“In my next life I want to live my life backwards. You start out dead and get that out of the way. Then you wake up in an old people’s home feeling better every day. You get kicked out for being too healthy, go collect your pension, and then when you start work, you get a gold watch and a party on your first day. You work for 40 years until you’re young enough to enjoy your retirement. You party, drink alcohol, and are generally promiscuous, then you are ready for high school. You then go to primary school, you become a kid, you play. You have no responsibilities, you become a baby until you are born. And then you spend your last 9 months floating in luxurious spa-like conditions with central heating and room service on tap, larger quarters every day and then Voila! You finish off as an orgasm!”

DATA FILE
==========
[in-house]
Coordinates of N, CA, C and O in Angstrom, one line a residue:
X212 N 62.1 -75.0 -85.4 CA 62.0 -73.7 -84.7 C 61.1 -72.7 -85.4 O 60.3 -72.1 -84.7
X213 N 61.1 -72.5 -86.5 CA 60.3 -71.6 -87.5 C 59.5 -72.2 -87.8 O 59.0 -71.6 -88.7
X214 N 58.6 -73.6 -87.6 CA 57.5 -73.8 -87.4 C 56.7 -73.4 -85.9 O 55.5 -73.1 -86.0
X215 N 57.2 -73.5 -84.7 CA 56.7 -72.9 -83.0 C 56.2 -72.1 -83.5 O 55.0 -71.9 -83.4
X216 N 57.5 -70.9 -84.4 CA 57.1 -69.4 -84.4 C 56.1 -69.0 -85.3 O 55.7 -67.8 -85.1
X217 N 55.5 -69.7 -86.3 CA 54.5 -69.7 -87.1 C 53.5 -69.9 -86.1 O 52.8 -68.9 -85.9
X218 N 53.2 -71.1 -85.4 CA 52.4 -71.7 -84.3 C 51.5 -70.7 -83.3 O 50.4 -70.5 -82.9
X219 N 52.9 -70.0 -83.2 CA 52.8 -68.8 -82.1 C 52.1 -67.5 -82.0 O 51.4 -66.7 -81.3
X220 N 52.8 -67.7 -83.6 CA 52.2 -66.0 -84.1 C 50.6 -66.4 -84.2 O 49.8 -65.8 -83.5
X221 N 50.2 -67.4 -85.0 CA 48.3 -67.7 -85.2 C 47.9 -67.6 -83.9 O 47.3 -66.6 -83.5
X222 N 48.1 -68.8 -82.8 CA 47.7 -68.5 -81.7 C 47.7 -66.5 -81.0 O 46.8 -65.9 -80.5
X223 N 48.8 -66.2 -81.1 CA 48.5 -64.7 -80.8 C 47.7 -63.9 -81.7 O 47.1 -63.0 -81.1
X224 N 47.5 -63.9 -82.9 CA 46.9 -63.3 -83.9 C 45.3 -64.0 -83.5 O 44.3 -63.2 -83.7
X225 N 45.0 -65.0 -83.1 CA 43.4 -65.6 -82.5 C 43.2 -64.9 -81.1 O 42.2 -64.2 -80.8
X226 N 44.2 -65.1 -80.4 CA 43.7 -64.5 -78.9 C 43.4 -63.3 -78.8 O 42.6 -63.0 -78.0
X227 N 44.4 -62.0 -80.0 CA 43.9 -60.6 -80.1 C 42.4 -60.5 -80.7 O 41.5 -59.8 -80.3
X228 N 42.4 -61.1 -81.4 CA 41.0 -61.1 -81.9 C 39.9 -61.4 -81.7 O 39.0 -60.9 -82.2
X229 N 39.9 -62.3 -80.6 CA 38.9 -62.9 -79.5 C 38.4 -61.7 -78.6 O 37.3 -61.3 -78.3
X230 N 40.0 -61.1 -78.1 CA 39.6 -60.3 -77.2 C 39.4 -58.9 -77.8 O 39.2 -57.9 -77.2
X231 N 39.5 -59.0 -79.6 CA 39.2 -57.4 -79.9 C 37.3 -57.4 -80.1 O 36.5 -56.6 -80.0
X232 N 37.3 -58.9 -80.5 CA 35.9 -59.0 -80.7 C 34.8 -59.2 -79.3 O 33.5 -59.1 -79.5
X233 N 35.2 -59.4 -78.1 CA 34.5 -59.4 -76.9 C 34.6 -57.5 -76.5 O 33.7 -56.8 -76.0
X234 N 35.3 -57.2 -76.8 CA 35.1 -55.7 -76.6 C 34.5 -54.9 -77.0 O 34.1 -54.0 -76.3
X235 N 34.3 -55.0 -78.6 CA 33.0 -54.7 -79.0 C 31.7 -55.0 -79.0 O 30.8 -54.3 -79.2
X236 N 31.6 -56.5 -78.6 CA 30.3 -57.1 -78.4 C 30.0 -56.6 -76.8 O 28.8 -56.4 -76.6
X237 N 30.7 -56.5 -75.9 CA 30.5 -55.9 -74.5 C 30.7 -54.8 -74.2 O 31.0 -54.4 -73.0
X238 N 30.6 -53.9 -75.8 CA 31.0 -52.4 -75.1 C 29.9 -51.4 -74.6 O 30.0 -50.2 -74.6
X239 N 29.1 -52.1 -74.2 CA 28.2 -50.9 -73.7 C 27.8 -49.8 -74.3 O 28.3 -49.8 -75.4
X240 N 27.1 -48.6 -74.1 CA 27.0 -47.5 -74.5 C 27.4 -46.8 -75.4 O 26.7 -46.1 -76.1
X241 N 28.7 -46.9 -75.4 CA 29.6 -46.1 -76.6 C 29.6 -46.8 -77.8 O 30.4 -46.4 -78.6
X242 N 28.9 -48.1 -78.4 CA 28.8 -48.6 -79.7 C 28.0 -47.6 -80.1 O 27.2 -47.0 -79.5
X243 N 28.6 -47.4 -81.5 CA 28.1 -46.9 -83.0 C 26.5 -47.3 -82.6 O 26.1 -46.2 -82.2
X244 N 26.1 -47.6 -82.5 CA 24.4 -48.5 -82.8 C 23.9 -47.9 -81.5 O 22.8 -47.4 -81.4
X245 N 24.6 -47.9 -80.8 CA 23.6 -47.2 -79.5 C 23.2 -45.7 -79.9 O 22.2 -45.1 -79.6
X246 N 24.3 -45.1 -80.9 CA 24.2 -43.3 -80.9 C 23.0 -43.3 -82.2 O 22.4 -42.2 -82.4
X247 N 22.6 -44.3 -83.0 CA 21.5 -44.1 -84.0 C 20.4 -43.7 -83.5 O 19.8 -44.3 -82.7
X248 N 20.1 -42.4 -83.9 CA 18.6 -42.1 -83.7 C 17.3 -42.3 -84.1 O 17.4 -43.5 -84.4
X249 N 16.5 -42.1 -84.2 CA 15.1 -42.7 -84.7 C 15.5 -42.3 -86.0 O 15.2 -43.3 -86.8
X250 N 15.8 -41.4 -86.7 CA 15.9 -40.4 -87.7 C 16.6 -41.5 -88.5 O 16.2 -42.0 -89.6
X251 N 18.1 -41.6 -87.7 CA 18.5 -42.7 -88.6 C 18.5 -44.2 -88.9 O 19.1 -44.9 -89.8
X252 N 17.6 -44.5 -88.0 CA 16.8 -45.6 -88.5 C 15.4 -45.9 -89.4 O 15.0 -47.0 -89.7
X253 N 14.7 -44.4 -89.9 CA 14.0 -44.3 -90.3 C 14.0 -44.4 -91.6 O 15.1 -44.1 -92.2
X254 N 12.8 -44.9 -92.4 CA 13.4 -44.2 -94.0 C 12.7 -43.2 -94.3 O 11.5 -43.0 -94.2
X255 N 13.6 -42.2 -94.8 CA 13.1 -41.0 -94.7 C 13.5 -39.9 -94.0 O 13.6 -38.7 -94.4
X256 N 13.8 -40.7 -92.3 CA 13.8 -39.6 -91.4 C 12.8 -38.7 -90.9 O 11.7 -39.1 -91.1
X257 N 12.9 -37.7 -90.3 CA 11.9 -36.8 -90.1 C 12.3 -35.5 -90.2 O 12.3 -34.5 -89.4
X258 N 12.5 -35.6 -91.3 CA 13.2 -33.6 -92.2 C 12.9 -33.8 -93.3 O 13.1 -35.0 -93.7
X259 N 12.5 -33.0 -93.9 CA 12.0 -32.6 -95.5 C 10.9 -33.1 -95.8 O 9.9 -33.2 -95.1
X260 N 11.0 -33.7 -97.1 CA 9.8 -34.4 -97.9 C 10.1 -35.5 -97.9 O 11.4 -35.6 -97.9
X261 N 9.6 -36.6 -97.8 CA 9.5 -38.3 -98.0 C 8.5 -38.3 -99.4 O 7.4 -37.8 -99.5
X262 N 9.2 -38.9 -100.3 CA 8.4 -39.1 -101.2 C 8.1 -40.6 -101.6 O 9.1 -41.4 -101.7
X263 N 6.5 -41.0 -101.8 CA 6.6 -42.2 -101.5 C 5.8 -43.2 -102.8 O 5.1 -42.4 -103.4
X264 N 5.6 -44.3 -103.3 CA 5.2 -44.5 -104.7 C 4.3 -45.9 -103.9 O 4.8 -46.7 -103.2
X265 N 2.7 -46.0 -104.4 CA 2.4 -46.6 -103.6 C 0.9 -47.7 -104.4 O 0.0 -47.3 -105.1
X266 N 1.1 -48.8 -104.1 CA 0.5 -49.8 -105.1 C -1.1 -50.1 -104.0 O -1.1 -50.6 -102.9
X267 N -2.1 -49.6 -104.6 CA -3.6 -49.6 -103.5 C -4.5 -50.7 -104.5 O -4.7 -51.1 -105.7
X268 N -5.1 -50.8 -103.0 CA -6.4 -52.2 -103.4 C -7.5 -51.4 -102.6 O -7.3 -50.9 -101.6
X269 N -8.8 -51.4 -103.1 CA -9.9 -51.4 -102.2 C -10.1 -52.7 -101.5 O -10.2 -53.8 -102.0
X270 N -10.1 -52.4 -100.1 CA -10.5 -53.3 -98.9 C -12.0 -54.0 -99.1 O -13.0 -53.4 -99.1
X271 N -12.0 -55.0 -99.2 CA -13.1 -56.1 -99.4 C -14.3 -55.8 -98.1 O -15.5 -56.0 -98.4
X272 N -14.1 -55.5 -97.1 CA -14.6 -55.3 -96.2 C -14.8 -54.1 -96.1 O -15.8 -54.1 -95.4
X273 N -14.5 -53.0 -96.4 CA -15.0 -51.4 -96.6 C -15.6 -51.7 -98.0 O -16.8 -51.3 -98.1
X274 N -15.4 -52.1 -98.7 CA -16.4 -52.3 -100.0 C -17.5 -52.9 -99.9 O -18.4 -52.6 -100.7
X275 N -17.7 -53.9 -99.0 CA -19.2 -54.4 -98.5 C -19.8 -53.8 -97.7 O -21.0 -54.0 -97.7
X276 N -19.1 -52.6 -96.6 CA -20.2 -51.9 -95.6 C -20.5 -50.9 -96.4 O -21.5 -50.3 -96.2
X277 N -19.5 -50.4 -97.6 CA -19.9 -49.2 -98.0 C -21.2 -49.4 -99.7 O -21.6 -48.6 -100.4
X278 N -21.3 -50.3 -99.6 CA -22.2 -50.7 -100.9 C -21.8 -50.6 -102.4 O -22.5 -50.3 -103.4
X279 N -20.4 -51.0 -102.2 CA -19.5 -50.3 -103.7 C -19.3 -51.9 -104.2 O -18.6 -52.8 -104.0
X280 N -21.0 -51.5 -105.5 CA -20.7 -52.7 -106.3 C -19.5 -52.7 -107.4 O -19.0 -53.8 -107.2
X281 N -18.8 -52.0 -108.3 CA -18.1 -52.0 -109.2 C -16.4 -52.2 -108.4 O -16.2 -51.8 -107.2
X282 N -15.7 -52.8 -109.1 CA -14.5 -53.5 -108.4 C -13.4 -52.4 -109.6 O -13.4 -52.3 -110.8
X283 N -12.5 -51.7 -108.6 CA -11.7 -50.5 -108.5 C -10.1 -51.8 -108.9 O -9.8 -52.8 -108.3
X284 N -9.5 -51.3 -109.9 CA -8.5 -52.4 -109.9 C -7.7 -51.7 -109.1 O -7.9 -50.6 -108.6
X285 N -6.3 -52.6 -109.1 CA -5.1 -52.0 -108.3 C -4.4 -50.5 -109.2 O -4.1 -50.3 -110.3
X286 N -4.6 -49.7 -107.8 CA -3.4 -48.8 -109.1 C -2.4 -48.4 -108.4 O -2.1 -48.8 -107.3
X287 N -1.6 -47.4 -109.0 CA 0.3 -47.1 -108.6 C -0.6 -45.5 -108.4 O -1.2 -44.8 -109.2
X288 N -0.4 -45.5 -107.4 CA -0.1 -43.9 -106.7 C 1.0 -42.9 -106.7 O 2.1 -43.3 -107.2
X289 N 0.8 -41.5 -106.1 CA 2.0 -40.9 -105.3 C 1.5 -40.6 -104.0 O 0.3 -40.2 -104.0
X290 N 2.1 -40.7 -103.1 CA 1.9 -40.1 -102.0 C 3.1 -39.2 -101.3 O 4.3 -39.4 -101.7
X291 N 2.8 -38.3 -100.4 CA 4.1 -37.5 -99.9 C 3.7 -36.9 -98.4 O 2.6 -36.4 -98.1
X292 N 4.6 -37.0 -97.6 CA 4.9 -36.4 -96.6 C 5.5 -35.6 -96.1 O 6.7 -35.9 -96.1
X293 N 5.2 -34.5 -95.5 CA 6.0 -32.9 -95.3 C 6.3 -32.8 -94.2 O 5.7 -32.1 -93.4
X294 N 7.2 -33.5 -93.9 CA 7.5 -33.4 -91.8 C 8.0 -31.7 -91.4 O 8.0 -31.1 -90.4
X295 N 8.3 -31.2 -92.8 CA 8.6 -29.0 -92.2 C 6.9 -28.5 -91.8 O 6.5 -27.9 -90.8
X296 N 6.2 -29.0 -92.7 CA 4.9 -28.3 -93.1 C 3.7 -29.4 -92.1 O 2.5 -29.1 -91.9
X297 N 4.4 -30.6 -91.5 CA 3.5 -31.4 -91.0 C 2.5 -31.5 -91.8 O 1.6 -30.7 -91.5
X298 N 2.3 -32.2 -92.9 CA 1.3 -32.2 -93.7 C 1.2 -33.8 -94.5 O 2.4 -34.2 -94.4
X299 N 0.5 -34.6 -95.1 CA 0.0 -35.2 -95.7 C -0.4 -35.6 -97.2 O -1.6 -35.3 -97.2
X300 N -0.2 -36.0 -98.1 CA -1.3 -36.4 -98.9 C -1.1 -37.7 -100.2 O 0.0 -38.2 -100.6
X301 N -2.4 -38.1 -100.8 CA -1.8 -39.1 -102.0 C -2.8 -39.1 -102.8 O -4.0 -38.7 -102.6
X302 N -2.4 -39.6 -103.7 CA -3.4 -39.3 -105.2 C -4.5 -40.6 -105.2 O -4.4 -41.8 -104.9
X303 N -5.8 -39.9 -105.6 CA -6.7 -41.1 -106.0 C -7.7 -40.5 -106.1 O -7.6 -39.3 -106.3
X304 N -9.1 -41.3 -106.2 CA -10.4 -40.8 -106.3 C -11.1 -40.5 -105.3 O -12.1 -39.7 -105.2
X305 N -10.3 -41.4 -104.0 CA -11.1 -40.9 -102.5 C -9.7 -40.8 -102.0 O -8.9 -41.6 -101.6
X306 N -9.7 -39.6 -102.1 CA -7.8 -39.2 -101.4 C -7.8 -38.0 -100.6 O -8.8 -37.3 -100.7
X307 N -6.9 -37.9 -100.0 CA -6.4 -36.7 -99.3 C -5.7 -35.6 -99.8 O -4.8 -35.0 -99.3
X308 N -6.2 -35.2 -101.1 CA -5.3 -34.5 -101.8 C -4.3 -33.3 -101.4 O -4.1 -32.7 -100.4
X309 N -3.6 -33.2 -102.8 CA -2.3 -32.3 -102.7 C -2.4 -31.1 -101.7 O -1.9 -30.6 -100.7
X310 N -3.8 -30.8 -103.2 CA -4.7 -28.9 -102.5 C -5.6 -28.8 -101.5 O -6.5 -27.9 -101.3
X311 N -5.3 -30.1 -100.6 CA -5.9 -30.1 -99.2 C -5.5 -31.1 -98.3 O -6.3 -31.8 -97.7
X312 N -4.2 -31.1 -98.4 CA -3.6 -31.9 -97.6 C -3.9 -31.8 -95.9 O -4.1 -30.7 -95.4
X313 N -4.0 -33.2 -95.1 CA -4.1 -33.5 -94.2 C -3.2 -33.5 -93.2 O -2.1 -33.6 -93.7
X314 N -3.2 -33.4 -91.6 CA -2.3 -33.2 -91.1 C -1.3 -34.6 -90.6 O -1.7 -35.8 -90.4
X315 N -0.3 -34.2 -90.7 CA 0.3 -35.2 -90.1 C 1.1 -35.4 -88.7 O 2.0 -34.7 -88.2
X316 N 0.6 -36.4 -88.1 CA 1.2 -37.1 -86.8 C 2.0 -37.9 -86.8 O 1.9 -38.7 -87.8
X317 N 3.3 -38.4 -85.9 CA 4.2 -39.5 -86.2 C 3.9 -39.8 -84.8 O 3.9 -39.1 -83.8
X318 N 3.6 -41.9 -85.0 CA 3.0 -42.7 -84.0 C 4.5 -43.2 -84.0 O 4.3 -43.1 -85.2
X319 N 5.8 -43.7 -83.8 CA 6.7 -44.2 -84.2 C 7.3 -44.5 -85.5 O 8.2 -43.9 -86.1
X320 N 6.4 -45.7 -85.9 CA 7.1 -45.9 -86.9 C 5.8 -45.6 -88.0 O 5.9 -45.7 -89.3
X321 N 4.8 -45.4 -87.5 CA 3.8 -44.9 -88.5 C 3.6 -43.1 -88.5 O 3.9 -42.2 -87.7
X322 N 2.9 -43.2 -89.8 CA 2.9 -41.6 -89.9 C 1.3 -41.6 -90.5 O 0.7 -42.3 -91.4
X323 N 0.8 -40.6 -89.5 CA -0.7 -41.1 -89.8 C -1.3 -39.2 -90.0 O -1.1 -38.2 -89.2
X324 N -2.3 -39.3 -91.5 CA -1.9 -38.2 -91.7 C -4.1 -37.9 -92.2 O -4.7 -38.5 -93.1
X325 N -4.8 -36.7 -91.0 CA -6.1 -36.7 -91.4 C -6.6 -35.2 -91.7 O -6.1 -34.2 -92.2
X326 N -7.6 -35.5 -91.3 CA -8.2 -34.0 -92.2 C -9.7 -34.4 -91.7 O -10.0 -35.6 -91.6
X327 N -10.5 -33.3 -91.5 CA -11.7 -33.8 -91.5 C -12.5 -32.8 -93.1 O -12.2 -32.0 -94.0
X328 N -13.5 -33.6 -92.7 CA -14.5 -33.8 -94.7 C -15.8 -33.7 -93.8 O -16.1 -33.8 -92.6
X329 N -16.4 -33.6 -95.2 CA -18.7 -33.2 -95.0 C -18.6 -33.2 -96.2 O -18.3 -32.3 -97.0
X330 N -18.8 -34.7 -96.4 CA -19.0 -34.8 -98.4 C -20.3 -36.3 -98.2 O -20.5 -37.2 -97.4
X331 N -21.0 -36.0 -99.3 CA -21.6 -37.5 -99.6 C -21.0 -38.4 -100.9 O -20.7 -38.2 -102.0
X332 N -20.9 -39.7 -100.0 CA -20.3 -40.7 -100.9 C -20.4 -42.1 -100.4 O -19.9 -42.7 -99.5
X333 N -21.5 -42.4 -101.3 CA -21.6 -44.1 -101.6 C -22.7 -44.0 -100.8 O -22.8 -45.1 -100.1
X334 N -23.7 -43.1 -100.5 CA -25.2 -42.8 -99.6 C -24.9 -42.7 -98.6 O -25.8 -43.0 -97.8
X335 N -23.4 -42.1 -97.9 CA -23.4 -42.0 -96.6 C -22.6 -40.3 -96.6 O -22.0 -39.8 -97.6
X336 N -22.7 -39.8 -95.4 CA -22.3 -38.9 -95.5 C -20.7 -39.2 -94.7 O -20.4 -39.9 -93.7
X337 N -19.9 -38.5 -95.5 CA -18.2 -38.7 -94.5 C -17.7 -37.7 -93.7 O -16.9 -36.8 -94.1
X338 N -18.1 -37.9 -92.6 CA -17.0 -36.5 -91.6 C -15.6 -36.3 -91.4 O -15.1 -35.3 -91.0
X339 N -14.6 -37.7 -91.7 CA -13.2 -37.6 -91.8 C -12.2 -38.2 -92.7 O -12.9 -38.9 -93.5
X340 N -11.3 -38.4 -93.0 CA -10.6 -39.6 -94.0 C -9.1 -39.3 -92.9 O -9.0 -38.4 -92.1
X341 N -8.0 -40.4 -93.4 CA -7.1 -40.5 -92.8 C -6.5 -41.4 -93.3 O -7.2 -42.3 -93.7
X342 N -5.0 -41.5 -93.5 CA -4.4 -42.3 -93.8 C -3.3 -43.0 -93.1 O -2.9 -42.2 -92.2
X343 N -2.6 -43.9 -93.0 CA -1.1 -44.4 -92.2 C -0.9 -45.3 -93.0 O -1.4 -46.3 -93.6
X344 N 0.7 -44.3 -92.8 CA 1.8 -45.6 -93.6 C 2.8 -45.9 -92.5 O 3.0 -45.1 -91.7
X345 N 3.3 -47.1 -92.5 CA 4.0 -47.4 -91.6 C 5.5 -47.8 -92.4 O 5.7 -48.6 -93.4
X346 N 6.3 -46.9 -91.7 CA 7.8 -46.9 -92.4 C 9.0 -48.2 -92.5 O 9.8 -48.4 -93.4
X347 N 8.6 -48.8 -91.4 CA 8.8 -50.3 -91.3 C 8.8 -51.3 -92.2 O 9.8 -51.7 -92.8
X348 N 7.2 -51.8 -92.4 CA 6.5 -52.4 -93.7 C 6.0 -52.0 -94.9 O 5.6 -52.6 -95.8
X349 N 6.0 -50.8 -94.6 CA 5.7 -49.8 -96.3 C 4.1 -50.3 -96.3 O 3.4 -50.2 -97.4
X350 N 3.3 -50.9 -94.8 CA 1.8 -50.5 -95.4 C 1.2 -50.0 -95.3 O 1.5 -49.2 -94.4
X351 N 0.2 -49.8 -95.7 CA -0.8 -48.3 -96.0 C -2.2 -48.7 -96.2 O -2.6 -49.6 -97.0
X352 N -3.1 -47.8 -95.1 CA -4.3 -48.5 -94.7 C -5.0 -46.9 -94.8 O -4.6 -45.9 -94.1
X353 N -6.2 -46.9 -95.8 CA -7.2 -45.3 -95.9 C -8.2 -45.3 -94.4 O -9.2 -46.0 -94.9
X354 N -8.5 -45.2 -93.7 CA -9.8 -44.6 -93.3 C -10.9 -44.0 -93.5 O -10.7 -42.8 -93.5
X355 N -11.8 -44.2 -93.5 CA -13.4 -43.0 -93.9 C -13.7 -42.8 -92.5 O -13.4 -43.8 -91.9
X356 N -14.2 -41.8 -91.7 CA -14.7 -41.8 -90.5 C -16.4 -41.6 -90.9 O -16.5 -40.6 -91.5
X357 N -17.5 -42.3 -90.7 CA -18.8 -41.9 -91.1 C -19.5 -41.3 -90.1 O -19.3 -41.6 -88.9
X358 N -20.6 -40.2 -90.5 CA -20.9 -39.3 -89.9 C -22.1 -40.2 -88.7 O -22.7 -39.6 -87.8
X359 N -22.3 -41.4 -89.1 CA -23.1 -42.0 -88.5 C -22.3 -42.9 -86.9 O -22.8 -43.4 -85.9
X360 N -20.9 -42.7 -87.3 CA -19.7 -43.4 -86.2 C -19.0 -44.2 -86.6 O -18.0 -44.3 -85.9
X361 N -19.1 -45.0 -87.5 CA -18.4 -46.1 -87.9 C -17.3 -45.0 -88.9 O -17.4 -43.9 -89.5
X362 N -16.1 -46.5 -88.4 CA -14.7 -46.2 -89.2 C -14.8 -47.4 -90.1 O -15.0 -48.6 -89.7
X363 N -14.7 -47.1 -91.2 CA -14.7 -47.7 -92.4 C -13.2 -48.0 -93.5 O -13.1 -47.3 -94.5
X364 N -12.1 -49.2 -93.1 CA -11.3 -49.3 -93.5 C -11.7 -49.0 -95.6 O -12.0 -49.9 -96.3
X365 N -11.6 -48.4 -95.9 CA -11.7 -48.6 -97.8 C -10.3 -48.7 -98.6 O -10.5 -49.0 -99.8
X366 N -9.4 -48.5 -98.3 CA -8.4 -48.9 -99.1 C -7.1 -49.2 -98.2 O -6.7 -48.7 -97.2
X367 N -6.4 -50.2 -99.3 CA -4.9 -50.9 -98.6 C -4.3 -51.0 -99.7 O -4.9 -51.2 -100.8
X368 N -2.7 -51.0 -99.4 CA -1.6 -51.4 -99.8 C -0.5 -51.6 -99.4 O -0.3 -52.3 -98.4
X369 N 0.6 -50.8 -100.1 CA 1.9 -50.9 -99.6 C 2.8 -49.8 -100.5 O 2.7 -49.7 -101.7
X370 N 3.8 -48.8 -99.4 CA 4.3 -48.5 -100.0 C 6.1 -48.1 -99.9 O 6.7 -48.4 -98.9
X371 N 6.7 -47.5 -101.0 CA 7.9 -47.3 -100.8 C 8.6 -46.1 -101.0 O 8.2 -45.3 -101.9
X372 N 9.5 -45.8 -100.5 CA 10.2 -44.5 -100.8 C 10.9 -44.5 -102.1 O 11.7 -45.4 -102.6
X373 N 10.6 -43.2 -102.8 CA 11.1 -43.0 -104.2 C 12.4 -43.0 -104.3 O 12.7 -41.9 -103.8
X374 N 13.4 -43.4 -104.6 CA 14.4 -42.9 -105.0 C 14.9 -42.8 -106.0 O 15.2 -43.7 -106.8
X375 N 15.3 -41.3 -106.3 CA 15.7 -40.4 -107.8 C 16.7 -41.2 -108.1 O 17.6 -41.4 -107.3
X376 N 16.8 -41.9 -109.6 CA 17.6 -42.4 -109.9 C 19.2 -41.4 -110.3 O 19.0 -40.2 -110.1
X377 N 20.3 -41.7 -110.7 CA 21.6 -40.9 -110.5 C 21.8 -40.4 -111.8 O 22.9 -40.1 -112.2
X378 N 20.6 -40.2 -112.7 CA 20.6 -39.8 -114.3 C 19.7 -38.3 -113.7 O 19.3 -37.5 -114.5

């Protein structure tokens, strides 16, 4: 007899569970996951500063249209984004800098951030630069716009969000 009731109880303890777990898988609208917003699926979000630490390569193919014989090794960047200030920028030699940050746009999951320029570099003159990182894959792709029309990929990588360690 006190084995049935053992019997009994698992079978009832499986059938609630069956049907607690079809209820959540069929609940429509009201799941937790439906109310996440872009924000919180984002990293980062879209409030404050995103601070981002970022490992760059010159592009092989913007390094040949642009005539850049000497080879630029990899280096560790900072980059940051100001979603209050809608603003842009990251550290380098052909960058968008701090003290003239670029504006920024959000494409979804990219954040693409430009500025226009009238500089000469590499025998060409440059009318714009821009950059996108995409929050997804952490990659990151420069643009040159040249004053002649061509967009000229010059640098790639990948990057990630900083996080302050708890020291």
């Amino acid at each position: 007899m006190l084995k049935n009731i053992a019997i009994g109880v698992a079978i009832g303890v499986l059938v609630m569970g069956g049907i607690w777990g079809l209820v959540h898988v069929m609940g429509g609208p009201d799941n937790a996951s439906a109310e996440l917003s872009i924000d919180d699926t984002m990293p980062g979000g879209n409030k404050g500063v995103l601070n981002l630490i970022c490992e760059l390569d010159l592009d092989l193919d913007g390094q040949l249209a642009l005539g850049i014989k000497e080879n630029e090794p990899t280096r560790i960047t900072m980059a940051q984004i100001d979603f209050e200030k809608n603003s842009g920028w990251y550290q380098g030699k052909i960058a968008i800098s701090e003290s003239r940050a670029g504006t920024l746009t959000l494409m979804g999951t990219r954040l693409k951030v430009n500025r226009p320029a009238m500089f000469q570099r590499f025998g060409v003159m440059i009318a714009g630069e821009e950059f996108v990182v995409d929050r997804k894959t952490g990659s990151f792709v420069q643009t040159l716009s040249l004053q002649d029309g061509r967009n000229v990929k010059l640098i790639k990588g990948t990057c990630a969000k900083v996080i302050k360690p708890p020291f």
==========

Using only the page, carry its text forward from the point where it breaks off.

I know this a familiar Woody Allen riff, but it hit me this morning that aside from the remarkable digital FX in David Fincher’s 2008 Oscar-nominated epic, Allen’s summary delivers everything a viewer could hope to get, philosophically and substantively and in roughly 40 seconds, from sitting through this 166-minute-long saga about Brad Pitt de-aging his way through a long and colorful journey of a life. I’m not saying I dislike Button — I certainly respected it on technical grounds — but I did glance at my watch three or four times. And I’ve never re-watched it. I’m sorry but I haven’t.